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Posted 4/27/2018

Release no. 18-022


Contact
U.S. Coast Guard 5th District Mid-Atlantic
757-398-6272

or

Sarah Lazo
410-962-9015
sarah.d.gross@usace.army.mil

PRINCE WILLIAM COUNTY, Va. — The Coast Guard and Army Corps of Engineers met Thursday with staff from federal and state congressional offices, local marina owners and the Prince William County Board of Supervisors to discuss the future of Neabsco Creek, following navigational concerns. The meeting was part of an on-going effort amongst federal, state, and community partners to address the safety, commercial and recreational interests in Neabsco Creek.

Thursday’s discussion focused on the opportunities for private aids to navigation, the potential transfer of the two fixed aids, and dredging options funded by state or local governments.

March 30, 2018, two seasonal buoys were not re-established after the Coast Guard found the water depth too shallow to maintain them. Two other fixed aids to navigation that marked the entrance to the channel were converted to non-lateral aids identifying the area as shoal water until they could be completely removed.

The Neabsco Creek federal navigation channel is authorized to a depth of five feet, but results from a channel survey performed April 17 by the Army Corps of Engineers show depths ranging from 1.4 feet to 4.9 feet along the centerline in most of the waterway. The Coast Guard is unable to maintain aids to navigation in the channel due to this shallow water.

“We understand the issues facing the local marina owners and recreational boaters, but the safety of mariners is our first priority,” said Cdr. Charles Bright, chief of prevention at Coast Guard Sector Maryland-National Capital Region. “When we realized Neabsco Creek was no longer at the authorized depth, we had to act quickly to inform mariners to exercise caution when transiting in that area. That is why we converted the aids. We will continue to work with our partners and the community to ensure a safe and secure waterway.”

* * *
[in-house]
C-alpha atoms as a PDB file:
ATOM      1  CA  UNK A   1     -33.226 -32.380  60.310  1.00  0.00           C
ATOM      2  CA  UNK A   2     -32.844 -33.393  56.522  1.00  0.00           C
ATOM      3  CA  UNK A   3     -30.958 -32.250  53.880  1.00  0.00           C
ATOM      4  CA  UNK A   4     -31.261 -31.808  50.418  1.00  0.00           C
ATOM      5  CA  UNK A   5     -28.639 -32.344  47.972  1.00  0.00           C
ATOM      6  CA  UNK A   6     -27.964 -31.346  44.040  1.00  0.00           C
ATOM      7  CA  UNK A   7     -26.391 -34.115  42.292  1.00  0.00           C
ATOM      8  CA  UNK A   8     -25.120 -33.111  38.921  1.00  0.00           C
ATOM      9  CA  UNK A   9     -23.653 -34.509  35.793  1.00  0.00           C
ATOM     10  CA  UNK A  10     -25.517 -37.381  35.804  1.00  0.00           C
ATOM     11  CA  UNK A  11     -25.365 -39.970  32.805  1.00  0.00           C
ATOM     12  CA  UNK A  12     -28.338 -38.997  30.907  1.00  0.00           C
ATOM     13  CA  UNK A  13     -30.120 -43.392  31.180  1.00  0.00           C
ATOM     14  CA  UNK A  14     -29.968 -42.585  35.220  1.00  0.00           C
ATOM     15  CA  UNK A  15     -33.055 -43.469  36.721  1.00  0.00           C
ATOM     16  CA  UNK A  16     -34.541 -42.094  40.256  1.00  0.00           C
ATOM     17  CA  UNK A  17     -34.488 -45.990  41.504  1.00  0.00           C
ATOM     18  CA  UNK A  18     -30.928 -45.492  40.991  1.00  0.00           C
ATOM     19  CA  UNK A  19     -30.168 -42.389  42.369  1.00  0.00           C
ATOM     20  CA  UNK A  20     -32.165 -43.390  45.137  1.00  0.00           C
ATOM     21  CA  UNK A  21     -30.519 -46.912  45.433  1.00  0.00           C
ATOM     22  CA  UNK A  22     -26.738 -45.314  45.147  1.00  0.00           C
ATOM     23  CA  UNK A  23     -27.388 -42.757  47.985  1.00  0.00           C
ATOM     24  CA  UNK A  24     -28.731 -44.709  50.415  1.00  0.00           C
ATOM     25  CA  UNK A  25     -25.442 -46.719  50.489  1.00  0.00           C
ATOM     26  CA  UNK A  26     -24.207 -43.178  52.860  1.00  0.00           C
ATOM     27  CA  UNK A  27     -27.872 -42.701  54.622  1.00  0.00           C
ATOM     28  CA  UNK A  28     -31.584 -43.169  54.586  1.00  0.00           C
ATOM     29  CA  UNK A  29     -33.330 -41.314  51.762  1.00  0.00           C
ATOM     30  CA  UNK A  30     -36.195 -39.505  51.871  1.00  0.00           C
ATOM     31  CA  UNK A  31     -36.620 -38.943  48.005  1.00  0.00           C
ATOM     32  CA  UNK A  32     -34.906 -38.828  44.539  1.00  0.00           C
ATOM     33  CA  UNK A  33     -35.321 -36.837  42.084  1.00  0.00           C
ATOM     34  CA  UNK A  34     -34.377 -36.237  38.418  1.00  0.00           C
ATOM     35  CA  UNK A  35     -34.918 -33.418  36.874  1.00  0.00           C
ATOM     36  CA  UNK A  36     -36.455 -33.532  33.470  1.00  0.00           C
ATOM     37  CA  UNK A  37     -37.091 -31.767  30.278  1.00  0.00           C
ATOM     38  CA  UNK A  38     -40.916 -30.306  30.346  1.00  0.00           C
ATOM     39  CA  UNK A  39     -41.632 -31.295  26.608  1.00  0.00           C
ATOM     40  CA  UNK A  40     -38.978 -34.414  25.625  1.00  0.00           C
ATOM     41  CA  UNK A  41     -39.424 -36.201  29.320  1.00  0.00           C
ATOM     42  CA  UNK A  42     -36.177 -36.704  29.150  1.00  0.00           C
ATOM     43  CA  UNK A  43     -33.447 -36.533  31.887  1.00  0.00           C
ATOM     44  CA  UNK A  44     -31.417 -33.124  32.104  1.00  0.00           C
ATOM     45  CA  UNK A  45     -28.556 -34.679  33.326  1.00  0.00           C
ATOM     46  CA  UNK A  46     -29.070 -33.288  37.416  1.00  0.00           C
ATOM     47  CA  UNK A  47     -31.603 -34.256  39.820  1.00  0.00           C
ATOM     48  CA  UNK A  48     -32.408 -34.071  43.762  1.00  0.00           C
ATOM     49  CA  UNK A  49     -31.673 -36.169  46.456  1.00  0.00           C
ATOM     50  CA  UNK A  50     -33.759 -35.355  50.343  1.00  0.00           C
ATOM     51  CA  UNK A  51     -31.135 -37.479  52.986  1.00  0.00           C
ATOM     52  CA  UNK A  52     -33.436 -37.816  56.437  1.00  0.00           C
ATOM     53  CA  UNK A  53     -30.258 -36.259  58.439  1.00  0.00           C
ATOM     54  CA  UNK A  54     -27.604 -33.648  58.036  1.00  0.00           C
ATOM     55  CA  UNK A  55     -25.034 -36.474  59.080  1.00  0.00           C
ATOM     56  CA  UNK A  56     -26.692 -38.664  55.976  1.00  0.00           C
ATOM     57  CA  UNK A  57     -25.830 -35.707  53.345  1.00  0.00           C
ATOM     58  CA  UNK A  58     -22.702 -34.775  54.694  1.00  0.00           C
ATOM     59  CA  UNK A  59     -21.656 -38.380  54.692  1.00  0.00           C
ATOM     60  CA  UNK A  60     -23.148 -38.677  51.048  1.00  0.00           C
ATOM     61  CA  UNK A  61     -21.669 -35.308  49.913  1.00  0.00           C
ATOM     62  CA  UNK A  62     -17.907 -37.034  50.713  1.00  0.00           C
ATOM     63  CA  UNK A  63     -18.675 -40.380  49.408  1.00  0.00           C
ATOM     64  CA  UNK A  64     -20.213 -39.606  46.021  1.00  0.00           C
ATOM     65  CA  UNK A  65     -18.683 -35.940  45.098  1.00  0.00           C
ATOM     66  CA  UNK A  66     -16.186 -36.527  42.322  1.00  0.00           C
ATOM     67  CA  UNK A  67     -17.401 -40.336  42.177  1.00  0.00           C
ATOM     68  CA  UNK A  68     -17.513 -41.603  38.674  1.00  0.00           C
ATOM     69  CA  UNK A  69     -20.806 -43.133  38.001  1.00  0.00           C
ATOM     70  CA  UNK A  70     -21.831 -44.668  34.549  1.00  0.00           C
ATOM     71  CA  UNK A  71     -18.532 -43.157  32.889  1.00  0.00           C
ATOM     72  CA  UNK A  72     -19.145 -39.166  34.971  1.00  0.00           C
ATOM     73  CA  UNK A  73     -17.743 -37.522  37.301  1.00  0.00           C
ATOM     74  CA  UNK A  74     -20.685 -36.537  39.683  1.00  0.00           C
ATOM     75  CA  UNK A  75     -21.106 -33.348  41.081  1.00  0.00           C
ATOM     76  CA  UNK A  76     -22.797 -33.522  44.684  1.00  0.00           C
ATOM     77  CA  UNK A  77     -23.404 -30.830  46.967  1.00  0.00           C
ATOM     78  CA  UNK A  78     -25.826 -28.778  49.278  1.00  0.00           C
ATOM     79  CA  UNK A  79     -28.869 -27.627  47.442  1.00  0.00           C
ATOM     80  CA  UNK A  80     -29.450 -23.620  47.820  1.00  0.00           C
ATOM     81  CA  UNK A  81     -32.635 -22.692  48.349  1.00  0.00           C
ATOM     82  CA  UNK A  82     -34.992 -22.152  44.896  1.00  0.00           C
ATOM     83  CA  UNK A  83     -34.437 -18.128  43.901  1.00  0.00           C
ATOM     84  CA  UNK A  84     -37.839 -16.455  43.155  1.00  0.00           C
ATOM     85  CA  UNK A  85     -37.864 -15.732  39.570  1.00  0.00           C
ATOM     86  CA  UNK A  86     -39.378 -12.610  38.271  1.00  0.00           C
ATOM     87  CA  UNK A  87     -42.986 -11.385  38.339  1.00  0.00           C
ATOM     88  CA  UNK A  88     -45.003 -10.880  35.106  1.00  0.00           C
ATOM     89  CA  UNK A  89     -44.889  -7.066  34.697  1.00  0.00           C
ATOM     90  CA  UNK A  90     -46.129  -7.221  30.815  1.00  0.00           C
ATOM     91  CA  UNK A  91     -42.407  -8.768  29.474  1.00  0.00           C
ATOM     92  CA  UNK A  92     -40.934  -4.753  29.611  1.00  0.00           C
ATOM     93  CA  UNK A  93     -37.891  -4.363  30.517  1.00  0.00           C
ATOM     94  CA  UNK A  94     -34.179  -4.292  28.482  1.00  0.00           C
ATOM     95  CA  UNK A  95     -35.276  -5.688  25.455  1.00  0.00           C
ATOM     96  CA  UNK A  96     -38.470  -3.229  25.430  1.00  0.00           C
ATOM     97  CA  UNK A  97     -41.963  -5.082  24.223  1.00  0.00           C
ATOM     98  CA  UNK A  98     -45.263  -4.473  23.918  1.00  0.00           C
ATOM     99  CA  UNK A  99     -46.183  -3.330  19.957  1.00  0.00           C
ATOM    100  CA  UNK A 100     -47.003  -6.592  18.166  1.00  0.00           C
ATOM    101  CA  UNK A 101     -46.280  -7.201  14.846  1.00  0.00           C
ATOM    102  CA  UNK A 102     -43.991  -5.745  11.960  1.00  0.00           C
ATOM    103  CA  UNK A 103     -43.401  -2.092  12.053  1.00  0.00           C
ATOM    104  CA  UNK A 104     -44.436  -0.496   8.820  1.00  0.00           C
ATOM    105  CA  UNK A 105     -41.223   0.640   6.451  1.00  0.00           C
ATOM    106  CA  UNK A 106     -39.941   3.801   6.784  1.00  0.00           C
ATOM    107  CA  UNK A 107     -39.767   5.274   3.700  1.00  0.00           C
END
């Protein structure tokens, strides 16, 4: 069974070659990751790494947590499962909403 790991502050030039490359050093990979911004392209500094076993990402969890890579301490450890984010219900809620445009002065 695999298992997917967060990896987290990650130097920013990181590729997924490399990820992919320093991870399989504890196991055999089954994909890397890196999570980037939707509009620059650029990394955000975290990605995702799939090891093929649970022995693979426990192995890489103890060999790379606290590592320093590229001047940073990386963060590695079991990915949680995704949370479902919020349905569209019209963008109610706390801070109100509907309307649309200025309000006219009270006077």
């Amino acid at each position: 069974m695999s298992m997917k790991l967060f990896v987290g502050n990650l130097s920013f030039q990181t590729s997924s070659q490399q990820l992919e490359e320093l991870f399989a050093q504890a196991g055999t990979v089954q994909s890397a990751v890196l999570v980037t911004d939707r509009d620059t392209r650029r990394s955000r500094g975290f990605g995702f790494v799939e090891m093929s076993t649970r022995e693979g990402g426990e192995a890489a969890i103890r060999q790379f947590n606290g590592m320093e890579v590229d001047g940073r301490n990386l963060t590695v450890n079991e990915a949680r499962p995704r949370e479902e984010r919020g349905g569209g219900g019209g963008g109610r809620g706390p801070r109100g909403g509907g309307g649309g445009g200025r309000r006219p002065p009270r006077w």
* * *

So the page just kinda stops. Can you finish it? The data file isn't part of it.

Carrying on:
When recreational boats run aground, boaters can be left stranded until a tow company can assist. In cases where a vessel is travelling at a high speed, boaters can be ejected from the boat and suffer injuries or death as a result.

The Army Corps of Engineers does not currently have federal funding for maintenance dredging of the area. State and local government entities are looking at the possibility of contributing funds for dredging.

“Federal funding is extremely competitive for maintenance dredging,” said Graham Mcallister, navigation section chief of Army Corps of Engineers Baltimore District. “Dredging funds are prioritized based on commercial traffic and economic impact of the activity. We will continue discussions with our state and local partners on options and other funding sources that may be available for dredging.”

Currently, two buoys not established by the Coast Guard are present in the entrance to Neabsco Creek. There is a permitting process for private aids to navigation to be officially approved by the Coast Guard and then the private aid positions are given to the National Ocean and Atmospheric Association to update NOAA navigation charts. Once approved, private aids can be placed by private citizens or other entities for their own use in areas where the Coast Guard cannot place aids to navigation due to shallow water, or other reasons.

The two current fixed aids in Neabsco Creek could potentially be transferred to another government entity for use and maintenance.

 


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